Human blood stem cells created in lab

In a world first, George Q. Daley, Dean of Medicine at Harvard Medical School, has created lab-made human blood stem cells. Working with a team of colleagues, he studied genes involved in blood production, identifying proteins that can control these genes, applying them to human pluripotent stem cells and encouraging them to become blood stem cells. When put in mice, they went on to produce new red and white blood cells and platelets.

The creation of stem cells could be used in the treatment of blood diseases and leukaemia, which was previously treated via bone marrow transplants. However, Daley said there is only a “one in four chance” of finding a suitable donor from a relative, or a mere “one in a million” chance from a stranger. This “breakthrough”, as described by Caroline Guibentif of the University of Cambridge, means we wouldn’t be dependant on donors if we “can develop [these cells] in the lab in a safe way and in high enough numbers.”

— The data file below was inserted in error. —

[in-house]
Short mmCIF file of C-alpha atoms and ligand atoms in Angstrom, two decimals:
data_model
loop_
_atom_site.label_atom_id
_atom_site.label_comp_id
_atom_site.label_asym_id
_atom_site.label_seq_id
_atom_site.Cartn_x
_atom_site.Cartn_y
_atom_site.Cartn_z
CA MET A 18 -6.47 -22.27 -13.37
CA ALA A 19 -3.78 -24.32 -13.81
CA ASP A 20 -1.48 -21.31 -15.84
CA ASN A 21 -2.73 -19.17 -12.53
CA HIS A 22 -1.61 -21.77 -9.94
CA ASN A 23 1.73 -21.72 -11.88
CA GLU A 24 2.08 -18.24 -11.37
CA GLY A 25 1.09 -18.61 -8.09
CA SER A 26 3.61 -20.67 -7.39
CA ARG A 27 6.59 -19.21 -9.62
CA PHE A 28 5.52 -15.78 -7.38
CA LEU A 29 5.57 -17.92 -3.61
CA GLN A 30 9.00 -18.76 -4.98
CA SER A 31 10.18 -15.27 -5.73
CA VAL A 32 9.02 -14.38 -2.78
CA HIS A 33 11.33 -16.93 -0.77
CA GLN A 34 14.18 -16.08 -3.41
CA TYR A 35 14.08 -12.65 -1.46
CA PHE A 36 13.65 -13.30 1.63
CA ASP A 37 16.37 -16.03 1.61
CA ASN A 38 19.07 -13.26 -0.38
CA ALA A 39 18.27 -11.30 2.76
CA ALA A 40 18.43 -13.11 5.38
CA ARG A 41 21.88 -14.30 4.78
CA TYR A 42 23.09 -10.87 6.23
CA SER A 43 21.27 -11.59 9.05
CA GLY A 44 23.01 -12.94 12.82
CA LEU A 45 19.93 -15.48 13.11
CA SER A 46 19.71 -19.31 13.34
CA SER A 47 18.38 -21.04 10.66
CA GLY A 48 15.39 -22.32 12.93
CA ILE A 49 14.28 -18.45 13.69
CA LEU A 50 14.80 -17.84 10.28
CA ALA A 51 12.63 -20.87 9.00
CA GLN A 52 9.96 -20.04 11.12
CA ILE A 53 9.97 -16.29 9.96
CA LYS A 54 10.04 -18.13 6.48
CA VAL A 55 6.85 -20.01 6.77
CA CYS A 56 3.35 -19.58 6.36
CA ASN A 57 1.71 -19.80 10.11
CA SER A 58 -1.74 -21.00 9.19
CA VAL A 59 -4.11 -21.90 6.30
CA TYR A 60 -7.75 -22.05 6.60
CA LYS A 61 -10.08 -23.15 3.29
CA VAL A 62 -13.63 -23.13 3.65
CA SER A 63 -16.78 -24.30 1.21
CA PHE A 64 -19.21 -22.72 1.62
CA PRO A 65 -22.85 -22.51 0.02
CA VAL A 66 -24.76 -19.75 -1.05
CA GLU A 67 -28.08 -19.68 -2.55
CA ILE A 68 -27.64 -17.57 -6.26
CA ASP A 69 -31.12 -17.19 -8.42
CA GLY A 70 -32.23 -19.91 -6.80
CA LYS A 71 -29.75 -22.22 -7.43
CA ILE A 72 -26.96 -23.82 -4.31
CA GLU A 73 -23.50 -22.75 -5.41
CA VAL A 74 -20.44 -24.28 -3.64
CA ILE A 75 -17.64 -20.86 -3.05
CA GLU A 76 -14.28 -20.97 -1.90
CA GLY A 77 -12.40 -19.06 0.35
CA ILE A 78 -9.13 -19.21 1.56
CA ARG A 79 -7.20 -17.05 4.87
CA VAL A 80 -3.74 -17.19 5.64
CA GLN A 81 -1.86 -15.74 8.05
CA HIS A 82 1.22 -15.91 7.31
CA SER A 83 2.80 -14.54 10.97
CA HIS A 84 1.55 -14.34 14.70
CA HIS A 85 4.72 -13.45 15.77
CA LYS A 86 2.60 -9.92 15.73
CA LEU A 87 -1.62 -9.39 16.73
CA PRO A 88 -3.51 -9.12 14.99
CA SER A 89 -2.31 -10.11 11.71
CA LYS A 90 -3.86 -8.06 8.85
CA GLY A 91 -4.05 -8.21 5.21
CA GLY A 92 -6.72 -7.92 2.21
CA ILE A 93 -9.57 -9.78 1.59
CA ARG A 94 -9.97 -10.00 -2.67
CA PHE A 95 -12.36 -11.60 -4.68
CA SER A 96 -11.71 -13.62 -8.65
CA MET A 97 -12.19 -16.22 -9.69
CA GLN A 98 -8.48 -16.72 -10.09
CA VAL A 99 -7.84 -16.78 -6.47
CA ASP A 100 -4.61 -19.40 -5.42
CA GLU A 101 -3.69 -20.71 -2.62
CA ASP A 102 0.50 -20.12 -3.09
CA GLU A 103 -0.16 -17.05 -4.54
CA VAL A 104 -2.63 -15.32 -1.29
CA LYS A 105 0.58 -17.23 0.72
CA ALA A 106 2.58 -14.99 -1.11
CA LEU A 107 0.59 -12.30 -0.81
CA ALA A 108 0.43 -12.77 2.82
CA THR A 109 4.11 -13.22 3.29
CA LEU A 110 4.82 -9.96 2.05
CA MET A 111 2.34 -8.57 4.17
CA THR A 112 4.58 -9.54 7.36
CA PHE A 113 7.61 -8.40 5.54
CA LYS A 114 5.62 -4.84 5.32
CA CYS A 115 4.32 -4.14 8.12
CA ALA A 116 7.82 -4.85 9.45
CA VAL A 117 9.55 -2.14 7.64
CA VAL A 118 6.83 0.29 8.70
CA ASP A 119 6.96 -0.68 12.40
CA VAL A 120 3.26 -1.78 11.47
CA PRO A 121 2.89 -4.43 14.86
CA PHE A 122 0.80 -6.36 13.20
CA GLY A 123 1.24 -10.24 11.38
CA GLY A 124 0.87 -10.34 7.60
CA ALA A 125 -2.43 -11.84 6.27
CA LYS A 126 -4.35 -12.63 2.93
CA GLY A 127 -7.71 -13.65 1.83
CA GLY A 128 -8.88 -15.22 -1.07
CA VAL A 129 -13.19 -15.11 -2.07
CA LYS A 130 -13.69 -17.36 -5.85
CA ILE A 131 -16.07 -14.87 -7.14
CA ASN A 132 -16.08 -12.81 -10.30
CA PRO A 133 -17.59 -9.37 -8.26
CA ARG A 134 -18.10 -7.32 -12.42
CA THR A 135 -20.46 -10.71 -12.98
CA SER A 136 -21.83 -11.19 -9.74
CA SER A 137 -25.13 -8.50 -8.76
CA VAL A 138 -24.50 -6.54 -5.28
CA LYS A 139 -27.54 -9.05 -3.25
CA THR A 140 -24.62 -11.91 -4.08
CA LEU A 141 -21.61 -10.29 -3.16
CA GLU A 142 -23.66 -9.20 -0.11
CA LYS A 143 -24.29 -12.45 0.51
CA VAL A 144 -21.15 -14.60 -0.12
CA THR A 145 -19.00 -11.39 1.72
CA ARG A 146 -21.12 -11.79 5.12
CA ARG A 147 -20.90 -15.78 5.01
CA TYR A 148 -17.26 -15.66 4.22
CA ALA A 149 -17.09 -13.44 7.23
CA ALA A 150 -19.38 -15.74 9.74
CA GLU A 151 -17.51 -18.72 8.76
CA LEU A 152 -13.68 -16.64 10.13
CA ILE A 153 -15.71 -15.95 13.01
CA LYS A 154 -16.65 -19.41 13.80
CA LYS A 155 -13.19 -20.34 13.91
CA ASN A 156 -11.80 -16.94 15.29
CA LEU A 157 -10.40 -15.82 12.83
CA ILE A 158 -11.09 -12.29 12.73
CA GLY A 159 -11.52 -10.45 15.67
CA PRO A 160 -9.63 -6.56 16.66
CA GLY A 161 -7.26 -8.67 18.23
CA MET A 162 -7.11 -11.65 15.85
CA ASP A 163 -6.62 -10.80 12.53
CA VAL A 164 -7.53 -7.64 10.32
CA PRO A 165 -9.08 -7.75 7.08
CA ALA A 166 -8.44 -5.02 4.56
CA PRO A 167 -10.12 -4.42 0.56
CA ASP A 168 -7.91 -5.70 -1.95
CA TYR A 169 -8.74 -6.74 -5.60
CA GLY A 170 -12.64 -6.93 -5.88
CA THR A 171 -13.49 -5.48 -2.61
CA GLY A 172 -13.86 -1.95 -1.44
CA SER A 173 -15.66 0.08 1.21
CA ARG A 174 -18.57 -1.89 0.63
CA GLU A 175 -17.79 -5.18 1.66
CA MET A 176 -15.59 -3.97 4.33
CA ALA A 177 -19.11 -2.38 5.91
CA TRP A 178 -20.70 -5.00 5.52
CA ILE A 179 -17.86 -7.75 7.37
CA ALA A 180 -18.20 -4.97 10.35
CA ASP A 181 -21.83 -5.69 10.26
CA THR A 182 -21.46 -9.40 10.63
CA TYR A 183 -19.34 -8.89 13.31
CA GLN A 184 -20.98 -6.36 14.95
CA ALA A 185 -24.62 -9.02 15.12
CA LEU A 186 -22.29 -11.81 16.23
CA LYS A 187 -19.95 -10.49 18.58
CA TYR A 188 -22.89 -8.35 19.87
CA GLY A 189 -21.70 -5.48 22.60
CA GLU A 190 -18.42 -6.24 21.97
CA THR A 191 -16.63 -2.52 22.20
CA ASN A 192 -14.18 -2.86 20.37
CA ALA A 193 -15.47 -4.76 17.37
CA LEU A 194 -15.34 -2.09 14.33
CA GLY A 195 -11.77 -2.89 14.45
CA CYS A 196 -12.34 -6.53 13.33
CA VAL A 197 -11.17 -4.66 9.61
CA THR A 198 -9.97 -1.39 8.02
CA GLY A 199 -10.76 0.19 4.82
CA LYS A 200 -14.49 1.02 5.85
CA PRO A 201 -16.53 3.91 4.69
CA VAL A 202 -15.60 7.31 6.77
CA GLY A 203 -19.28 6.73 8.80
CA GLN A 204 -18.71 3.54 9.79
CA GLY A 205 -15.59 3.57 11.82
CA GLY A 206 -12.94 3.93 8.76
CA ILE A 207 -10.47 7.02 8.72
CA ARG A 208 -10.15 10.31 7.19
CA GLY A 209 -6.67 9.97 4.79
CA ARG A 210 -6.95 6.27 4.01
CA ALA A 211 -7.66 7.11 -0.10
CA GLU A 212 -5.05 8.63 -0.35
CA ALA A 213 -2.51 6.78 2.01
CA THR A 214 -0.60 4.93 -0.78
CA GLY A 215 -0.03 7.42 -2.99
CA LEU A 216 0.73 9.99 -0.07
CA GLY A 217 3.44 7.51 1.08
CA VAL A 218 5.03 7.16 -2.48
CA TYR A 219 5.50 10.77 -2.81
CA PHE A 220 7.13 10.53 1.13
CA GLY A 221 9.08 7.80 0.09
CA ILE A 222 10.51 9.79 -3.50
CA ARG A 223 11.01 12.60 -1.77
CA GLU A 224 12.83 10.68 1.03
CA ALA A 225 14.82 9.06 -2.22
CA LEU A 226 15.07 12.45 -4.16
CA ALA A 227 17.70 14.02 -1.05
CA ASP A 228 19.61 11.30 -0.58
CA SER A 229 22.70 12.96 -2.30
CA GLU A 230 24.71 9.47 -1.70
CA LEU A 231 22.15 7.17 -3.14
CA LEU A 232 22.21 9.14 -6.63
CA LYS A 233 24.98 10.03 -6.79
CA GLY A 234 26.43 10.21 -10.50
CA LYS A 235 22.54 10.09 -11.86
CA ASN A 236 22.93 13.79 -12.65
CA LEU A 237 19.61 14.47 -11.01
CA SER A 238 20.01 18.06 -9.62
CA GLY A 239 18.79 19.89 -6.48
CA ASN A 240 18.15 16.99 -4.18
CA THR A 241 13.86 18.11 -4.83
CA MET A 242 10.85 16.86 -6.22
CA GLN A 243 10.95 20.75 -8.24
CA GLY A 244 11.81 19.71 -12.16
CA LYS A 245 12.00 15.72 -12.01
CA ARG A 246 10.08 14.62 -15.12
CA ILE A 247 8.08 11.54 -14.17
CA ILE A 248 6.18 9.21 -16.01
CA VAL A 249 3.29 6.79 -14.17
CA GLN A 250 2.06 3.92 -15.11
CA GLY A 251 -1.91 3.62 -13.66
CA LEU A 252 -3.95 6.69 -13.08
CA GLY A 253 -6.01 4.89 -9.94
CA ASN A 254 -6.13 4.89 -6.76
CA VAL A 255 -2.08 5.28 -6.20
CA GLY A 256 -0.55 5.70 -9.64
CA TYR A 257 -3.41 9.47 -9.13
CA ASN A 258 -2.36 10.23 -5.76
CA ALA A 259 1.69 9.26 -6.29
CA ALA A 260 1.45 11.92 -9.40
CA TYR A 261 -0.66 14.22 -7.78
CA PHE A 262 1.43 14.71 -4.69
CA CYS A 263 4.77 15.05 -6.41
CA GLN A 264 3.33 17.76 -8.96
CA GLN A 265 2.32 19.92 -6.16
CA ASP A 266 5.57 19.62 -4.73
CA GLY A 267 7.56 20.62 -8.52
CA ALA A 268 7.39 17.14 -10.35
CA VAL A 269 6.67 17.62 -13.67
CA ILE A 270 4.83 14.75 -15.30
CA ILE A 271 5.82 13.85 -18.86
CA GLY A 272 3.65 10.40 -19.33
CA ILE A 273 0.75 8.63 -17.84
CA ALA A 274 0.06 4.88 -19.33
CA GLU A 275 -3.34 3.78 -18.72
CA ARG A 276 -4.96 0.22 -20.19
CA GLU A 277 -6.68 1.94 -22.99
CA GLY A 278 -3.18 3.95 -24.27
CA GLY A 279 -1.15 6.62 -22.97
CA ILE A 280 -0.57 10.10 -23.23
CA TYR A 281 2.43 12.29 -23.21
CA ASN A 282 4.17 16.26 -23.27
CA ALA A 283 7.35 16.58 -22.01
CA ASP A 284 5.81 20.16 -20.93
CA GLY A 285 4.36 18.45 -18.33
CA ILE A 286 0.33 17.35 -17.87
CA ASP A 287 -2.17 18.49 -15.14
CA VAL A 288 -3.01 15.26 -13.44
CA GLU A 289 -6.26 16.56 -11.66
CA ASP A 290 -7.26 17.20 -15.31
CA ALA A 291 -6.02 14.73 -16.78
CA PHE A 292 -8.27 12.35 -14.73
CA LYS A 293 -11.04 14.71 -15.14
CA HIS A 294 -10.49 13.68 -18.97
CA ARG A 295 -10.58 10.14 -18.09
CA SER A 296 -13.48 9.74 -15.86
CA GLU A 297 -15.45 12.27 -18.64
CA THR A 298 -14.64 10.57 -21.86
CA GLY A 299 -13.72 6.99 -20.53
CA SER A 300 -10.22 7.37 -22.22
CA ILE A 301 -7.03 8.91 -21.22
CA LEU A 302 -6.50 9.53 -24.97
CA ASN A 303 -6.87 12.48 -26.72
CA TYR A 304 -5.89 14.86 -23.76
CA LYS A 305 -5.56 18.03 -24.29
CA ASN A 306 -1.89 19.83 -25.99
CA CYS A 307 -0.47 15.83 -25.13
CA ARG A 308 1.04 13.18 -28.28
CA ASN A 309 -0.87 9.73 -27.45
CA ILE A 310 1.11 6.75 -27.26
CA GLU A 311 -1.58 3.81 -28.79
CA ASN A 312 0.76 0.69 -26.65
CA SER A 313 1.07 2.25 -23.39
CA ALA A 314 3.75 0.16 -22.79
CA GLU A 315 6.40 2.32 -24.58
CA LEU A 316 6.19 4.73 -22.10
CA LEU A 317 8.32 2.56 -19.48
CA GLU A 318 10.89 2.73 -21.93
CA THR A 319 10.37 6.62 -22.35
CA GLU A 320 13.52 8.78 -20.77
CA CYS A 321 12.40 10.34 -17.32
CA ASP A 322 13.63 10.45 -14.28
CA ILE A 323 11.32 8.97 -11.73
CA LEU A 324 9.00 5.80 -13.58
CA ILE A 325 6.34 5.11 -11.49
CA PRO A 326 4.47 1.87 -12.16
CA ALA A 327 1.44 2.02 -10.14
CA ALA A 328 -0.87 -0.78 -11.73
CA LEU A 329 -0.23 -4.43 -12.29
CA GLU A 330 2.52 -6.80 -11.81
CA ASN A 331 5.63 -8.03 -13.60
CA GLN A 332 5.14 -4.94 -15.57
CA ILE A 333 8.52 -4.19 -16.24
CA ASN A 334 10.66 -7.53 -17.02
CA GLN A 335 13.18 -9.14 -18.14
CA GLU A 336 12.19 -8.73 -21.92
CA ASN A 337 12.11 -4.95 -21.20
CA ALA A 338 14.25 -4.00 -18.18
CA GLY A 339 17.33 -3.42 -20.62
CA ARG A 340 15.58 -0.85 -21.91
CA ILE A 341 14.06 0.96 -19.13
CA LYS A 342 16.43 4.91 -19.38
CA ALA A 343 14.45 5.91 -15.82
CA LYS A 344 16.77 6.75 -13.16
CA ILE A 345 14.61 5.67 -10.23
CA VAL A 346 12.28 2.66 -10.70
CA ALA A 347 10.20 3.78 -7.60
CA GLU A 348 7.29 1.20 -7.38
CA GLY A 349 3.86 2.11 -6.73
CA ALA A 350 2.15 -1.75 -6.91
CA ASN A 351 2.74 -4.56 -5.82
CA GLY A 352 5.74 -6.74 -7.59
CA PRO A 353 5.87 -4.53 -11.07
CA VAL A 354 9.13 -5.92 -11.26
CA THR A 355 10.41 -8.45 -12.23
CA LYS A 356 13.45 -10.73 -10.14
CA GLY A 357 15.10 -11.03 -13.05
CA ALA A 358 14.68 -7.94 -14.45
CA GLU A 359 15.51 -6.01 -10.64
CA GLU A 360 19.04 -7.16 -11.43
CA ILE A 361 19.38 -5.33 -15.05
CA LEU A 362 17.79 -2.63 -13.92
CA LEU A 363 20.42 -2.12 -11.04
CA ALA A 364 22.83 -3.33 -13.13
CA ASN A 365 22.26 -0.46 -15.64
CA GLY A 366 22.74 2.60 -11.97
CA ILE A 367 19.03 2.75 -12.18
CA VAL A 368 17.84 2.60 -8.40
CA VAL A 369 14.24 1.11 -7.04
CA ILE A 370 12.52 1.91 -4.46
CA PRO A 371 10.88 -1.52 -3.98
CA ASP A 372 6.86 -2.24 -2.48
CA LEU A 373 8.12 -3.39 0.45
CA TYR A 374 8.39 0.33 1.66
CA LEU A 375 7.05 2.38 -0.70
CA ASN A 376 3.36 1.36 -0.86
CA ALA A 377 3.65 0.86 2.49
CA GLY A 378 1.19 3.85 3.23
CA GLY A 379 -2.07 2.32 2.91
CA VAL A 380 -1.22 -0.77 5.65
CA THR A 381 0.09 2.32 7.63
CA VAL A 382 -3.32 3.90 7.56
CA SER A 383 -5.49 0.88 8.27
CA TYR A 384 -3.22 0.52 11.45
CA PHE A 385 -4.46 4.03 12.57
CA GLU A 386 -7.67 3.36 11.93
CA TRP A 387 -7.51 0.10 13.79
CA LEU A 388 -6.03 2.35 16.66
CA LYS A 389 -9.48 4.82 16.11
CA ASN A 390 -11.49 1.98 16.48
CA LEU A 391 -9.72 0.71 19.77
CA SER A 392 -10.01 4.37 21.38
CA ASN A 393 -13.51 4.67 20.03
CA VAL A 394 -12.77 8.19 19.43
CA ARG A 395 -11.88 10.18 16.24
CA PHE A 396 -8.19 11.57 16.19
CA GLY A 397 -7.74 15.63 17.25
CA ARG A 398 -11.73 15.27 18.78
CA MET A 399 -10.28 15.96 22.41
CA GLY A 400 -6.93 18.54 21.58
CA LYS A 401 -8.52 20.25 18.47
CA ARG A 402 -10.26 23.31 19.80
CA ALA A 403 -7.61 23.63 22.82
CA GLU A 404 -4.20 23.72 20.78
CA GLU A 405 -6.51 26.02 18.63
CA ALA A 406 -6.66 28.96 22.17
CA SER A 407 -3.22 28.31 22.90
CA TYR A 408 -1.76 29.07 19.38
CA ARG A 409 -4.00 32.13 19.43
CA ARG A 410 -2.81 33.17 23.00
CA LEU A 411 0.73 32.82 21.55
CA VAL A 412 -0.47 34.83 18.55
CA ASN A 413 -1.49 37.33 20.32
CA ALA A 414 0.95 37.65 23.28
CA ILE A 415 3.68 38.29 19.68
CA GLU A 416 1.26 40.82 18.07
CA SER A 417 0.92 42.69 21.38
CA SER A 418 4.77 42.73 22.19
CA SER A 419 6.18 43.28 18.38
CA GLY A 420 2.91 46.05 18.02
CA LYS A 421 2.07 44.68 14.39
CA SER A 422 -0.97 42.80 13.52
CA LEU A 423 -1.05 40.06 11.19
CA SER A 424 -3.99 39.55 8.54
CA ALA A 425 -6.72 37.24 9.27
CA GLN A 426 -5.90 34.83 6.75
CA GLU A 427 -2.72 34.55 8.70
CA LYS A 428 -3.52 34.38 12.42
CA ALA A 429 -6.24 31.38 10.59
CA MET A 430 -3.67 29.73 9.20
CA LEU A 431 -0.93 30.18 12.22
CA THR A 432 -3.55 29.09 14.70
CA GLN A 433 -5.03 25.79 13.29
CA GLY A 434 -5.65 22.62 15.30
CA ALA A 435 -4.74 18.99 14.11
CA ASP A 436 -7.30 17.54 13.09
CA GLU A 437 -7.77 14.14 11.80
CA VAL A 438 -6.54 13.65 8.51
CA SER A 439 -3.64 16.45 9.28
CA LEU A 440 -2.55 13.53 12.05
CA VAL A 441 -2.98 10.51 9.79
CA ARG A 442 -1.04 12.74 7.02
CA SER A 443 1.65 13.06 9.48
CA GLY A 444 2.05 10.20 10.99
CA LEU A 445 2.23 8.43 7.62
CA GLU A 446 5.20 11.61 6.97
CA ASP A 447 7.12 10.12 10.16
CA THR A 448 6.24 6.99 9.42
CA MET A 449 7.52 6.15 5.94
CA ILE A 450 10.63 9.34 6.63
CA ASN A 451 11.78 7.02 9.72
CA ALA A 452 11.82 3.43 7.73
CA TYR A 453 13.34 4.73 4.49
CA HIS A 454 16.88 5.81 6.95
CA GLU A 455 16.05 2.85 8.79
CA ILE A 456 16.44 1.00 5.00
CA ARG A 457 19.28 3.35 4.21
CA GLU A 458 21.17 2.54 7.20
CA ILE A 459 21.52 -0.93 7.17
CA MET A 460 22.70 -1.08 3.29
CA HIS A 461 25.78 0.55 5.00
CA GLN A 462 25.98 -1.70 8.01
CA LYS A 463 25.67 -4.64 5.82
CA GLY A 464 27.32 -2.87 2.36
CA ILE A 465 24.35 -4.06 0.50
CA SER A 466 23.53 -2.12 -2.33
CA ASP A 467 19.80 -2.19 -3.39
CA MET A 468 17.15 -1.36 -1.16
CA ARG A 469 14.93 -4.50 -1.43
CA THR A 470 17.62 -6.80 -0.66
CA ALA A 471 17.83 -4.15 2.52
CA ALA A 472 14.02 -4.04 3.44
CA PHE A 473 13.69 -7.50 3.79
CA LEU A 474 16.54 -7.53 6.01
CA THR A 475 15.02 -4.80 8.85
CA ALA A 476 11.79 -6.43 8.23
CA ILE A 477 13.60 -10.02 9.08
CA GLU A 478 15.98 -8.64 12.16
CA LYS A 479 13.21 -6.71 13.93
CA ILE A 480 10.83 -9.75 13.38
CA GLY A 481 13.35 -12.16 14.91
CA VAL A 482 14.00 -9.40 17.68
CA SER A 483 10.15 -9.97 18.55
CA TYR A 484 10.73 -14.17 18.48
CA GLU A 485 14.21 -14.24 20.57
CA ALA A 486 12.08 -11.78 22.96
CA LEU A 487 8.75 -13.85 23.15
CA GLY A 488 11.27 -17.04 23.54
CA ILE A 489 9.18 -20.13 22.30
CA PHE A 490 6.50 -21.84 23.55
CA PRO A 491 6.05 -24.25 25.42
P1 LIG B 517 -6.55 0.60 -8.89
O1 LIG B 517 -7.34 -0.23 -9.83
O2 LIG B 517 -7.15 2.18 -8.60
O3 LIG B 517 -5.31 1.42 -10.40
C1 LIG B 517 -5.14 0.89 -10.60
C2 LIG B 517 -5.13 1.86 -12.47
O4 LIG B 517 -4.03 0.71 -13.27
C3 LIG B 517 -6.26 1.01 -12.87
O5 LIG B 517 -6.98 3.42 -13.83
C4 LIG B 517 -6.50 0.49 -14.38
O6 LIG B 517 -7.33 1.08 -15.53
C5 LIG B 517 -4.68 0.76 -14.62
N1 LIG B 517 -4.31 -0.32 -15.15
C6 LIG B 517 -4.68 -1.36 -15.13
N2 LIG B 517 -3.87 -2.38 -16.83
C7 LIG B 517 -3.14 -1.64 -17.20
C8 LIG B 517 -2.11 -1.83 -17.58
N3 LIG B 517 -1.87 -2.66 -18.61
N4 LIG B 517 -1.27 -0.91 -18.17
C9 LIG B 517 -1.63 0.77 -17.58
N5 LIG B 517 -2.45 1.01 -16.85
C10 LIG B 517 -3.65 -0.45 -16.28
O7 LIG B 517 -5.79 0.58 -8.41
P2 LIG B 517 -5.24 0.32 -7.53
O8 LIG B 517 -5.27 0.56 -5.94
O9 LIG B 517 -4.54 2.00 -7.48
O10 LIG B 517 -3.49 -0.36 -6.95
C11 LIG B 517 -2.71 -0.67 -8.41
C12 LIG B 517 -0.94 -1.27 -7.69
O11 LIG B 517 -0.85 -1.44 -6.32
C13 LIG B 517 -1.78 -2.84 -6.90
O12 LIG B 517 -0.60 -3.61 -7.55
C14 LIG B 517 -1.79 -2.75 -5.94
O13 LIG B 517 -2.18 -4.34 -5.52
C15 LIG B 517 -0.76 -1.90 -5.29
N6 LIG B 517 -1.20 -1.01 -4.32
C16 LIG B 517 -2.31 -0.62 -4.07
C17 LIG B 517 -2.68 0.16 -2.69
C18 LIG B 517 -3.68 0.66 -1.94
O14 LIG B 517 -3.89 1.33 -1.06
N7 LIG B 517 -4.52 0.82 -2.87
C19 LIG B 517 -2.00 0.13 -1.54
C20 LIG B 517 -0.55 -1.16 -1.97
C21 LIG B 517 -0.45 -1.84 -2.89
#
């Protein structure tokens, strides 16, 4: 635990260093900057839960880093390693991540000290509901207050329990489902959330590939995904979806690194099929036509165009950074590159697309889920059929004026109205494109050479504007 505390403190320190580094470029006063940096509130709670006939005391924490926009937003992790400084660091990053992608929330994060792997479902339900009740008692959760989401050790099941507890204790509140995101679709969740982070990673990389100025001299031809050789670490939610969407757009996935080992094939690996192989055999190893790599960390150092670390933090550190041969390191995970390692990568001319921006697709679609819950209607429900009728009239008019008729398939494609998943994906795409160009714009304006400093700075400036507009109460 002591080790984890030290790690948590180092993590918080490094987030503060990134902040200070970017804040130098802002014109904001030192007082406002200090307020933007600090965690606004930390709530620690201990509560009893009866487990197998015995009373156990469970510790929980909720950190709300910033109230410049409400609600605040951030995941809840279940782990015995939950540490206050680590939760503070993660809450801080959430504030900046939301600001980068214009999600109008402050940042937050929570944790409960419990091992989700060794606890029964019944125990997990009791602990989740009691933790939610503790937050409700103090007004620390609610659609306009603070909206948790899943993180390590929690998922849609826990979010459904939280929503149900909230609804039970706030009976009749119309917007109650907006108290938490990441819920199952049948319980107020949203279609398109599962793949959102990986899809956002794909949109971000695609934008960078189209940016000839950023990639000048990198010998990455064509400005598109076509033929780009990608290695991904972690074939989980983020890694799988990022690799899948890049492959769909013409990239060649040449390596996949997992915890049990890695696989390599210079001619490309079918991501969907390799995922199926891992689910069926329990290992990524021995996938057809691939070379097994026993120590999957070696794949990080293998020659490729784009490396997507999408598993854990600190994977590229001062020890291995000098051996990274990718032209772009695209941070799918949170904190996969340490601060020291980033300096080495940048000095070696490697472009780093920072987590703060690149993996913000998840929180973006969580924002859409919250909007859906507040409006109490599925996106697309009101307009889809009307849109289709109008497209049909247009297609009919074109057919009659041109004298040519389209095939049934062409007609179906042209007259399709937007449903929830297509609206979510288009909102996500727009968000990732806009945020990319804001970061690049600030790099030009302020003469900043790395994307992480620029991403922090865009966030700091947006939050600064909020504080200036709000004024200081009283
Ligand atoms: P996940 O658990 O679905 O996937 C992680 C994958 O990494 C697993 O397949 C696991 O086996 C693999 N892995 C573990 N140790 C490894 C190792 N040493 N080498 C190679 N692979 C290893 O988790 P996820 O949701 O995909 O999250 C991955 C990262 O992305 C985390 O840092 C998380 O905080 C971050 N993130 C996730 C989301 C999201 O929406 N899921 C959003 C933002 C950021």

So far, the procedure has only been tested on mice, but Daley is working to hone it so that these cells can be suitable for hospital use, with a hope of using them to create whole blood for transfusions.

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